You just need  a +12 volt feed to trigger it. These pumps are normally triggered by the alternator exciter feed (warning light terminal) so that once the engine is running the power steering kicks in. There is a downside to this though. If you throw a fanbelt, the alternator will stop working, and so will the power steering - not nice! Hence why I just fed mine from the ignition switch, so once the ign. key is in the ON position, the PS is working.   There are other pumps similar to this that are available, although I have found this one to be the most compact, and easiest to wire up. 

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Quote

 If you throw a fanbelt, the alternator will stop working, and so will the power steering - not nice

like a normal alternator and power steering pump set up then

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Thanks for the extra info Conrad. This looks like a really elegant solution and lets me use the available space for an a/c compressor. 

So does the A class Merc unit have a remote reservoir ? It's a bit difficult to tell from your pic.

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Other alternatives which may be a bit easier to source than the A-class would be a 99-07 Skoda Fabia or VW Polo of the same era.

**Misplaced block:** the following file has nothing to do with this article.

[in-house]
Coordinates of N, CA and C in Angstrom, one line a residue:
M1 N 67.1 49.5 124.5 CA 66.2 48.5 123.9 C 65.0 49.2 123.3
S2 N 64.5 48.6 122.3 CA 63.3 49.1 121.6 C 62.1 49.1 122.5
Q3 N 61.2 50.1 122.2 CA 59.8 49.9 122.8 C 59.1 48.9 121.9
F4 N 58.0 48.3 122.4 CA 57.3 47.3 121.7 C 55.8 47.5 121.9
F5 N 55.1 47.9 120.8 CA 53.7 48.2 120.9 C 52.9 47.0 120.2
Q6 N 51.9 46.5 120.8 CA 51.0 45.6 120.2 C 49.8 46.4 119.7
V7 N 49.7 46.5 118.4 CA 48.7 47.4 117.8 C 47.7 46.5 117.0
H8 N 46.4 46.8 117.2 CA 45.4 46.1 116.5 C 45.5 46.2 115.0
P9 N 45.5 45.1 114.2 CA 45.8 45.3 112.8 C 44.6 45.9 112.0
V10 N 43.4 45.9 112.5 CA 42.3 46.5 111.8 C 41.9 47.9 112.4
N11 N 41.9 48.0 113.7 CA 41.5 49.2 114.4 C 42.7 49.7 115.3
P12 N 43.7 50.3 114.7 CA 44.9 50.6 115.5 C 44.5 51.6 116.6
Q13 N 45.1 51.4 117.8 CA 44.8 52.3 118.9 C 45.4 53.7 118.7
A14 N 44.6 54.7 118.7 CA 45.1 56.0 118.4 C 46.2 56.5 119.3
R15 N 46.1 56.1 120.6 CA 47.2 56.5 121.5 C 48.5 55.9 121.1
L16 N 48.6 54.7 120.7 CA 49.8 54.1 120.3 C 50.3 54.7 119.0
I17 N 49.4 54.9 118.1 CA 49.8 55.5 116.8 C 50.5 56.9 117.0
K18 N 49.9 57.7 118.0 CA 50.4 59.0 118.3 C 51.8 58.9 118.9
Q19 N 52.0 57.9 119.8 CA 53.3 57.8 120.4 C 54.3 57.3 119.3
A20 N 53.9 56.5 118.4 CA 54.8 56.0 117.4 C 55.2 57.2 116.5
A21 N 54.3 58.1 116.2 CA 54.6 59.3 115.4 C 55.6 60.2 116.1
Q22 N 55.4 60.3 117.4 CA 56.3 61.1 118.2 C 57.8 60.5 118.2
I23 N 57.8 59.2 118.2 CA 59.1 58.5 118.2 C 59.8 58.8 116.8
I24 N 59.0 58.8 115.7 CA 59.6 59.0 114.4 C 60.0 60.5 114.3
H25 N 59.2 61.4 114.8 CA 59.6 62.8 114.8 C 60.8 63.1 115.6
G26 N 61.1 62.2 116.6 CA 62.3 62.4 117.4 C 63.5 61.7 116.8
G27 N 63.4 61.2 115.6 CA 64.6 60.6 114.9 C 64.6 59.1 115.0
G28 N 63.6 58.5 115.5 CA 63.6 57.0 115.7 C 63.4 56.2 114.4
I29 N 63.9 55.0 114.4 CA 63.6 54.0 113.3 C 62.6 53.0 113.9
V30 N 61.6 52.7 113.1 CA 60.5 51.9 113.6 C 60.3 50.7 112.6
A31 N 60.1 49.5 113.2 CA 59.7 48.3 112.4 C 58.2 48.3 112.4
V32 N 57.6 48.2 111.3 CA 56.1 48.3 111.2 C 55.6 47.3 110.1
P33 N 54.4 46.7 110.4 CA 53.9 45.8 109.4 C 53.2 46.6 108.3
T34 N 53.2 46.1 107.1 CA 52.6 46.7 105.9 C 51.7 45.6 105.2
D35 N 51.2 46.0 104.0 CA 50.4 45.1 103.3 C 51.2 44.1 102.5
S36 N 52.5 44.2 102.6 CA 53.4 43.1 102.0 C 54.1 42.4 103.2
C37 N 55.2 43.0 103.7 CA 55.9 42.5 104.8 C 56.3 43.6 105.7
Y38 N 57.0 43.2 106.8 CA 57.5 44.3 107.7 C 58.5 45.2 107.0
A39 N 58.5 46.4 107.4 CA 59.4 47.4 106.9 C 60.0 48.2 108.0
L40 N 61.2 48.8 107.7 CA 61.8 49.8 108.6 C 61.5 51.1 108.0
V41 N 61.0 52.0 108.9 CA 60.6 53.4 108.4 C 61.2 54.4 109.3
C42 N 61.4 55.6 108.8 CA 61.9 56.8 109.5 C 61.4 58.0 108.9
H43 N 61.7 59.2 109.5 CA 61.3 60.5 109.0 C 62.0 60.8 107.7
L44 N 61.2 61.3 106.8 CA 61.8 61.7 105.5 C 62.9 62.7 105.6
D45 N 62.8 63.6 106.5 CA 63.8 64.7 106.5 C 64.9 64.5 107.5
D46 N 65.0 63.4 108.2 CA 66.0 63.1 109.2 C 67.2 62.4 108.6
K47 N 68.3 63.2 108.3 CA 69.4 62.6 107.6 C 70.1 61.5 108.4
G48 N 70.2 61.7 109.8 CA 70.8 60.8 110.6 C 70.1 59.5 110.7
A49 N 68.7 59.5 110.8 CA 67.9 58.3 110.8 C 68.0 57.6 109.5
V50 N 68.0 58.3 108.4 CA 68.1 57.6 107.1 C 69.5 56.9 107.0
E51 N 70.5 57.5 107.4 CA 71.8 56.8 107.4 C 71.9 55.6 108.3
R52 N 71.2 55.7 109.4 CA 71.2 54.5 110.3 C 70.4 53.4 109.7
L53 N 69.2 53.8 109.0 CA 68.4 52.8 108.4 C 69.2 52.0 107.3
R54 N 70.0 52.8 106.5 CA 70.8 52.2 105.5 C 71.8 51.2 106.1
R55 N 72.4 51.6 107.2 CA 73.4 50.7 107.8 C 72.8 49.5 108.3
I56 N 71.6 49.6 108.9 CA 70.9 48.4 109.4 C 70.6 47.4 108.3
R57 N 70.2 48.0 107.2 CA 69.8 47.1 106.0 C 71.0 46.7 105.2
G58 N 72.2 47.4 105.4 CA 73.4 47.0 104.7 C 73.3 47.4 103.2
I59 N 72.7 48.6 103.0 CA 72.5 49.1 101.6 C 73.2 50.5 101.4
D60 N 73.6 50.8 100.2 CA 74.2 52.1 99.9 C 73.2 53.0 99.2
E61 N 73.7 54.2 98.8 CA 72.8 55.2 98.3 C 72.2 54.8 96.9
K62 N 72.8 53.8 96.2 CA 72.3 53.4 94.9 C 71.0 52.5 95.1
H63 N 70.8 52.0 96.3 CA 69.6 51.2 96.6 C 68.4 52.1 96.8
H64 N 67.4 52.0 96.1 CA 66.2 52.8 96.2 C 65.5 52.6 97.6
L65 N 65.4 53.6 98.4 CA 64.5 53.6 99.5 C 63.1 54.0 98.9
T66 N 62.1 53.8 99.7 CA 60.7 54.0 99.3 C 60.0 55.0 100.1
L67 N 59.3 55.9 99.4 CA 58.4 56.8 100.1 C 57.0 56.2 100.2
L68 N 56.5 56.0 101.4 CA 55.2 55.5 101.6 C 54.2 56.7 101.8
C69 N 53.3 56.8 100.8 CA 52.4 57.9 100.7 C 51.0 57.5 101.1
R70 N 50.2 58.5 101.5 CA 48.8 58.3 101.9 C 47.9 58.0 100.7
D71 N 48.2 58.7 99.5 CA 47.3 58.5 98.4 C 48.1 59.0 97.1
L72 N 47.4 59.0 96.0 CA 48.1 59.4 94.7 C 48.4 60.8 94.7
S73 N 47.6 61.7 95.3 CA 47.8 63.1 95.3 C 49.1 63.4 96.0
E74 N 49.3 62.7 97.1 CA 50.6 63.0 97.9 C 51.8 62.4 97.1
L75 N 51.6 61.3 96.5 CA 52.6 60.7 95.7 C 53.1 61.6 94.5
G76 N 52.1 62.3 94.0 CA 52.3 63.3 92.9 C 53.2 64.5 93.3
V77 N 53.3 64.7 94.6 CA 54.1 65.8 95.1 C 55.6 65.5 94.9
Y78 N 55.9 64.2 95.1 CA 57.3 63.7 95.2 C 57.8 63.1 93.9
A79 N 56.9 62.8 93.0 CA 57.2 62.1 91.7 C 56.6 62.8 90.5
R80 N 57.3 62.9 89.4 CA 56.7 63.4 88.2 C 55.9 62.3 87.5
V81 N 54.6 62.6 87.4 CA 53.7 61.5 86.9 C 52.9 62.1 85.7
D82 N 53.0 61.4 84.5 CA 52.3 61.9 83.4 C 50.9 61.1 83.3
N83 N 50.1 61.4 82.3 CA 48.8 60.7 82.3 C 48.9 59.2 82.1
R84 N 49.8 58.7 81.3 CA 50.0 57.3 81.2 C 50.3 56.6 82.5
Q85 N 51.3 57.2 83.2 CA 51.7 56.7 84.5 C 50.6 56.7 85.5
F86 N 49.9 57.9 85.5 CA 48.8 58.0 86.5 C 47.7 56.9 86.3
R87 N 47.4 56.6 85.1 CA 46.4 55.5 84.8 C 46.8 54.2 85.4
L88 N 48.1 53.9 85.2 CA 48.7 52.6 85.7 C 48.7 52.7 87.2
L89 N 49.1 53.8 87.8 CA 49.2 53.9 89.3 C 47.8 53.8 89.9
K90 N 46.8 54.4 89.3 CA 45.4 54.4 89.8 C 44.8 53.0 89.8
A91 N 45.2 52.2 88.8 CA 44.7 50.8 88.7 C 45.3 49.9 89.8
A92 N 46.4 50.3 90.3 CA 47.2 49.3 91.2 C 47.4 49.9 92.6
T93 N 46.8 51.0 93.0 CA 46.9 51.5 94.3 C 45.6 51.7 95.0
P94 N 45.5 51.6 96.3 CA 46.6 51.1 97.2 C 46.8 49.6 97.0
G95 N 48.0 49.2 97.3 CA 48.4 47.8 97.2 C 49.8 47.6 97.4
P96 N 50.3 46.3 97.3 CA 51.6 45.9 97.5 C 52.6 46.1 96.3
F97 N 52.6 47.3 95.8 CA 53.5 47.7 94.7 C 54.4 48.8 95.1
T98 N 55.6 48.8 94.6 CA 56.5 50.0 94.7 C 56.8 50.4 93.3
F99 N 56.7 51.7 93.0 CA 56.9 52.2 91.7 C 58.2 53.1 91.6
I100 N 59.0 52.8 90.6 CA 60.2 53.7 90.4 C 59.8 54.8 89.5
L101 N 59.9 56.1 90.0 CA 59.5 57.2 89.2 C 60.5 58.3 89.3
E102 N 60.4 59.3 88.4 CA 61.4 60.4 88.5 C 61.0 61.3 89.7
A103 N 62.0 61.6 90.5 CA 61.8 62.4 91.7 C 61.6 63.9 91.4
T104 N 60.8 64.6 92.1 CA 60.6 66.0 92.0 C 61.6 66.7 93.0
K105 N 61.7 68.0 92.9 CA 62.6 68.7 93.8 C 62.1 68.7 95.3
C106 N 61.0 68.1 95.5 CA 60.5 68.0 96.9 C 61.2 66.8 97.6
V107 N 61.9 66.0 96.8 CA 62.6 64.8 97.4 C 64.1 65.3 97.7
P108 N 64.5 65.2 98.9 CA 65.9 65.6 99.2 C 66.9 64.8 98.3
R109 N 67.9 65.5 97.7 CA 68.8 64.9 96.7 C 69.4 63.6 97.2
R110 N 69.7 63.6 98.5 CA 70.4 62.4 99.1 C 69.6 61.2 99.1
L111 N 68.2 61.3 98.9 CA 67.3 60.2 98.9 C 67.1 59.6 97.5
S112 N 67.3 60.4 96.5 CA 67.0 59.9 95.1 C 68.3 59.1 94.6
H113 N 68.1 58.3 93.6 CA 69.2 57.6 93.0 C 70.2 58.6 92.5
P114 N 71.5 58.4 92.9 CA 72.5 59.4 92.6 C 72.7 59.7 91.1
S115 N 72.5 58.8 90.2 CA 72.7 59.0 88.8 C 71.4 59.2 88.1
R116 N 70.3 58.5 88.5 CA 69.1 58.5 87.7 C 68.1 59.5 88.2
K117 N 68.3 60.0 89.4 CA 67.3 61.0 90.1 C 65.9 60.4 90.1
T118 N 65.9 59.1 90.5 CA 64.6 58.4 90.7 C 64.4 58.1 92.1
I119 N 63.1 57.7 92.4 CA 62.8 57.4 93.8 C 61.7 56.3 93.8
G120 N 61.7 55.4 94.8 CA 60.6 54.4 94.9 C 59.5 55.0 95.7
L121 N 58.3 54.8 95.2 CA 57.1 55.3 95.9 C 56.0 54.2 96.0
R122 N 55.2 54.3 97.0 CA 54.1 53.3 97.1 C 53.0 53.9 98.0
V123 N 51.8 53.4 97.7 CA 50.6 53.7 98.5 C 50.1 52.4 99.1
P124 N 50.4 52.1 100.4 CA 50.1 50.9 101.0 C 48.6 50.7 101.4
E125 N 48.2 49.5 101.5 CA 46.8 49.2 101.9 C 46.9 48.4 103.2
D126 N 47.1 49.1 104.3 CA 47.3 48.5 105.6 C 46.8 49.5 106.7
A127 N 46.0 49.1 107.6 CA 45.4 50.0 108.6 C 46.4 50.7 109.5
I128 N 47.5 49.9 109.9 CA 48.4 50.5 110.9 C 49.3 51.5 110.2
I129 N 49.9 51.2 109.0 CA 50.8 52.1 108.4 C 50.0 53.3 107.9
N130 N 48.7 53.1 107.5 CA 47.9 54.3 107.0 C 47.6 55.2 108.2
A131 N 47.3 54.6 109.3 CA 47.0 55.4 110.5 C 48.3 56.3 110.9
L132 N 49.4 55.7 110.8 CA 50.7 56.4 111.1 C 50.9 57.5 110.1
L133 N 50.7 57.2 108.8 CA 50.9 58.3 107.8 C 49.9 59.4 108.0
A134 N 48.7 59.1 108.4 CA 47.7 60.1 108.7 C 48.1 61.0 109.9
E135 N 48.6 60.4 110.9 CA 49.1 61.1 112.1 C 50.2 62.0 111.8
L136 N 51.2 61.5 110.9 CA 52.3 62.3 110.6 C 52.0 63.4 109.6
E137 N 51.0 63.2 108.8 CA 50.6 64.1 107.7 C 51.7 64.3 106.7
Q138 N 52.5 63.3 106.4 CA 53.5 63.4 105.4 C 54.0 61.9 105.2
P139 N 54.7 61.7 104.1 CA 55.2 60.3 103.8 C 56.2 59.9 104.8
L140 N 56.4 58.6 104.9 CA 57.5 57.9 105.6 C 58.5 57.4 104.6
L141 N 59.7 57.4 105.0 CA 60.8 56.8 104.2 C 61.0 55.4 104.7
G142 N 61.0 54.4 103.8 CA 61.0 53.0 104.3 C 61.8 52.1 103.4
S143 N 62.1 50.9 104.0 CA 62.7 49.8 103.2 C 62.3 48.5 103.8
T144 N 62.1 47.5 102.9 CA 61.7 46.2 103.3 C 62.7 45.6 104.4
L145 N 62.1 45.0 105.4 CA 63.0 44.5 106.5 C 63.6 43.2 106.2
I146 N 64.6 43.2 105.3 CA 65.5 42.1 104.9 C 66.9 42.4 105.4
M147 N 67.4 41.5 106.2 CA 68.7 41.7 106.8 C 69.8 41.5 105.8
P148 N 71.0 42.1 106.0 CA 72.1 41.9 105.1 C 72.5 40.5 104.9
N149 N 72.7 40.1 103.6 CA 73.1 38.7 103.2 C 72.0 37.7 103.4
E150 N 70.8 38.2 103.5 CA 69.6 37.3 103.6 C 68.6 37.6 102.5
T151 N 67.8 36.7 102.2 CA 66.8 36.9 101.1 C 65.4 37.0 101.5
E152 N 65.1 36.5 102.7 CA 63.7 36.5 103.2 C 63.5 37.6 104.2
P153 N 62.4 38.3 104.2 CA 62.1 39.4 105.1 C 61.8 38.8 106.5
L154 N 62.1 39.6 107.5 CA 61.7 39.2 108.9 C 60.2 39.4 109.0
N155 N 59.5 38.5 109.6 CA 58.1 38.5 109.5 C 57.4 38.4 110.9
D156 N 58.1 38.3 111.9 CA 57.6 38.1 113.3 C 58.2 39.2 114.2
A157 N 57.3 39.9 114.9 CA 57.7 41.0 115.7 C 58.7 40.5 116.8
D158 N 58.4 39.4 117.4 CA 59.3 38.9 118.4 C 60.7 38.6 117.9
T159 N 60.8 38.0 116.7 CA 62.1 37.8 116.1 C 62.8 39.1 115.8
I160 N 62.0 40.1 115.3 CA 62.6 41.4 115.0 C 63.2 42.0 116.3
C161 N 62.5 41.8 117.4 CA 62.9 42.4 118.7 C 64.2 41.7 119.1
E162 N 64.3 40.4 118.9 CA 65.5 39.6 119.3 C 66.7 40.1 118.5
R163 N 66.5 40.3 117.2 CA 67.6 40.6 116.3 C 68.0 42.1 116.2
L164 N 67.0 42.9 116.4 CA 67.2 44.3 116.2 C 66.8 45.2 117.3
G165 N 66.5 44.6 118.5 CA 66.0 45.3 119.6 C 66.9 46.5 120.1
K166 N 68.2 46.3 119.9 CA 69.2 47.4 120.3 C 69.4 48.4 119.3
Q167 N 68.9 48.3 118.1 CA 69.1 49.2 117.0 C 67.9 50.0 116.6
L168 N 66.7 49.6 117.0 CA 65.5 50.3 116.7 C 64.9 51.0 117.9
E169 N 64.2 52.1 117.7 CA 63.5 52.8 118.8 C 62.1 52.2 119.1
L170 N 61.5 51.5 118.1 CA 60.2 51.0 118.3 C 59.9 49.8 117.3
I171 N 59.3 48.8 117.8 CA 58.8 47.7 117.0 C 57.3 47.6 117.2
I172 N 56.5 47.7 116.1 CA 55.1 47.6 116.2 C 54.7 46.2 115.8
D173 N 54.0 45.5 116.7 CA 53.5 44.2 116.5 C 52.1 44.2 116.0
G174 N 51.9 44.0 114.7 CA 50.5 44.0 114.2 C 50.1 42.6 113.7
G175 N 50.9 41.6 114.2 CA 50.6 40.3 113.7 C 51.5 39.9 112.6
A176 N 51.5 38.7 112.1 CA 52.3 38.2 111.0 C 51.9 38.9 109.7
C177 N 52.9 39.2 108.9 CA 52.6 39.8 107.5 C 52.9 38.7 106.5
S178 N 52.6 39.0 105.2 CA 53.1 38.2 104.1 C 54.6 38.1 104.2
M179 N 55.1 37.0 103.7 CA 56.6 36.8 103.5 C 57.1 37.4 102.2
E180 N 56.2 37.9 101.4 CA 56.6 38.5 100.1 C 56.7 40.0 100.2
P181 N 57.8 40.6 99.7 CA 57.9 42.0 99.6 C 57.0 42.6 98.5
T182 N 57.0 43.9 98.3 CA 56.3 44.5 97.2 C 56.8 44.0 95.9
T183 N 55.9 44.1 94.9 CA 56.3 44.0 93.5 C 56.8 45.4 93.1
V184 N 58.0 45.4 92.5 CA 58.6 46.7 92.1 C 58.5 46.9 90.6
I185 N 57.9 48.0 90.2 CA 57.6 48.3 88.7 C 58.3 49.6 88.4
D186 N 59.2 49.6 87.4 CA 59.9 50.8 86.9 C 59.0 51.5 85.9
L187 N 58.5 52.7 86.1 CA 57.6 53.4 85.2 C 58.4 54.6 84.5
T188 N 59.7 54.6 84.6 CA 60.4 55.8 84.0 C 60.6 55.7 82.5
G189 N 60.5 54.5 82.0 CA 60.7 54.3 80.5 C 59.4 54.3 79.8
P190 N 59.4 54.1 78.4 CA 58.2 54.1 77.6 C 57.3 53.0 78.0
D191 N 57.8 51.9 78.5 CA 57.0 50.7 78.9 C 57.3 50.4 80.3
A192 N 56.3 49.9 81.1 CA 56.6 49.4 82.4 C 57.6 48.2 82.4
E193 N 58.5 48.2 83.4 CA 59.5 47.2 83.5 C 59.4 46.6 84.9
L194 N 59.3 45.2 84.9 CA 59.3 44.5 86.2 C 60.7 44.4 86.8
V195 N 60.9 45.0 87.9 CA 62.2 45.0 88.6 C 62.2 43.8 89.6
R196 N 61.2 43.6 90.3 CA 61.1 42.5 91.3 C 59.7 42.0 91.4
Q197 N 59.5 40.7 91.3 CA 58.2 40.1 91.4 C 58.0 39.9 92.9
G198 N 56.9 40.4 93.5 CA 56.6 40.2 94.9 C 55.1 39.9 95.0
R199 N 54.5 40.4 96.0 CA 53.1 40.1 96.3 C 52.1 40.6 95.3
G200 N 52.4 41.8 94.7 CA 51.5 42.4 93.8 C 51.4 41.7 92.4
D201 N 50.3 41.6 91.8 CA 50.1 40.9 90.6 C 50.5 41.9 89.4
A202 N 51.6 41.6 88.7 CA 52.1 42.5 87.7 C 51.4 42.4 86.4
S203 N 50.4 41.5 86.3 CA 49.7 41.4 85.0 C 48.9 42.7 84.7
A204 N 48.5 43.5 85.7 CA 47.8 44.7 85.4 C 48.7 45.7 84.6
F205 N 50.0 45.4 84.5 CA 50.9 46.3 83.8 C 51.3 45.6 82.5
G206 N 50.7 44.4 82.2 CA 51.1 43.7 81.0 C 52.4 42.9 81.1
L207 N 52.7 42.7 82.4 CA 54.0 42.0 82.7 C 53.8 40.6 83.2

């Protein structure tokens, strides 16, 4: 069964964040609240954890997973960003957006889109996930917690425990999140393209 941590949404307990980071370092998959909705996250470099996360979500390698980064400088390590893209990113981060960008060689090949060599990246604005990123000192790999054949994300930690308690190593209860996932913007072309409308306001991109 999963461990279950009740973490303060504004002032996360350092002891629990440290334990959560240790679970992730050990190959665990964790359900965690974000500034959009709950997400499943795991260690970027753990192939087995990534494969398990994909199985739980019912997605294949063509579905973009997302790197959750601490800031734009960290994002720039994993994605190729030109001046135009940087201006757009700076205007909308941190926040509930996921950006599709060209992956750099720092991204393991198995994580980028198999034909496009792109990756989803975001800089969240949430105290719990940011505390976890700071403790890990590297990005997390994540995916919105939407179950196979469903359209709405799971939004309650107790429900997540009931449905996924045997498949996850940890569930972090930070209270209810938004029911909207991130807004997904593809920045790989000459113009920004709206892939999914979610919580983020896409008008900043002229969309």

The Fabia option is definitely remote reservoir, sitting on the opposite side of the car.

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Thanks for the suggestions Alfashark. There are only two scrap yards in town, so stocks are pretty limited here. I do miss Pick a Part.

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4 hours ago, Flash said:

Thanks for the extra info Conrad. This looks like a really elegant solution and lets me use the available space for an a/c compressor. 

So does the A class Merc unit have a remote reservoir ? It's a bit difficult to tell from your pic.

No the reservoir is the black part on the top half, the bottom half is the pump and electronics.  Really easy to mount too, one M6 bolt into the mount on the side, and the base locates in a rubber grommet.    :) 

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Thanks for confirming Conrad. Have you got a rough idea of the overall dimensions of your unit ?

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it is 350H x 140W x 80D. You can mount it pretty much anywhere, I have seen race cars with them mounted in the boot!

Due to hydraulic fluid being fairly incompressible there is little to no lag. Unlike rear mount turbos! ;) …………..    

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Thanks for confirming the dimensions Conrad. I've got next to no space left in the engine compartment. I could mount it somewhere under the van but fluid top ups are going to be the challenge. Unless I can find a comparative unit that has a remote reservoir.

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Mount it under the floor somewhere, and just put a little removable panel/access hatch for top ups? 

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Holden astra has an electric pump as well, might be easier to find in straya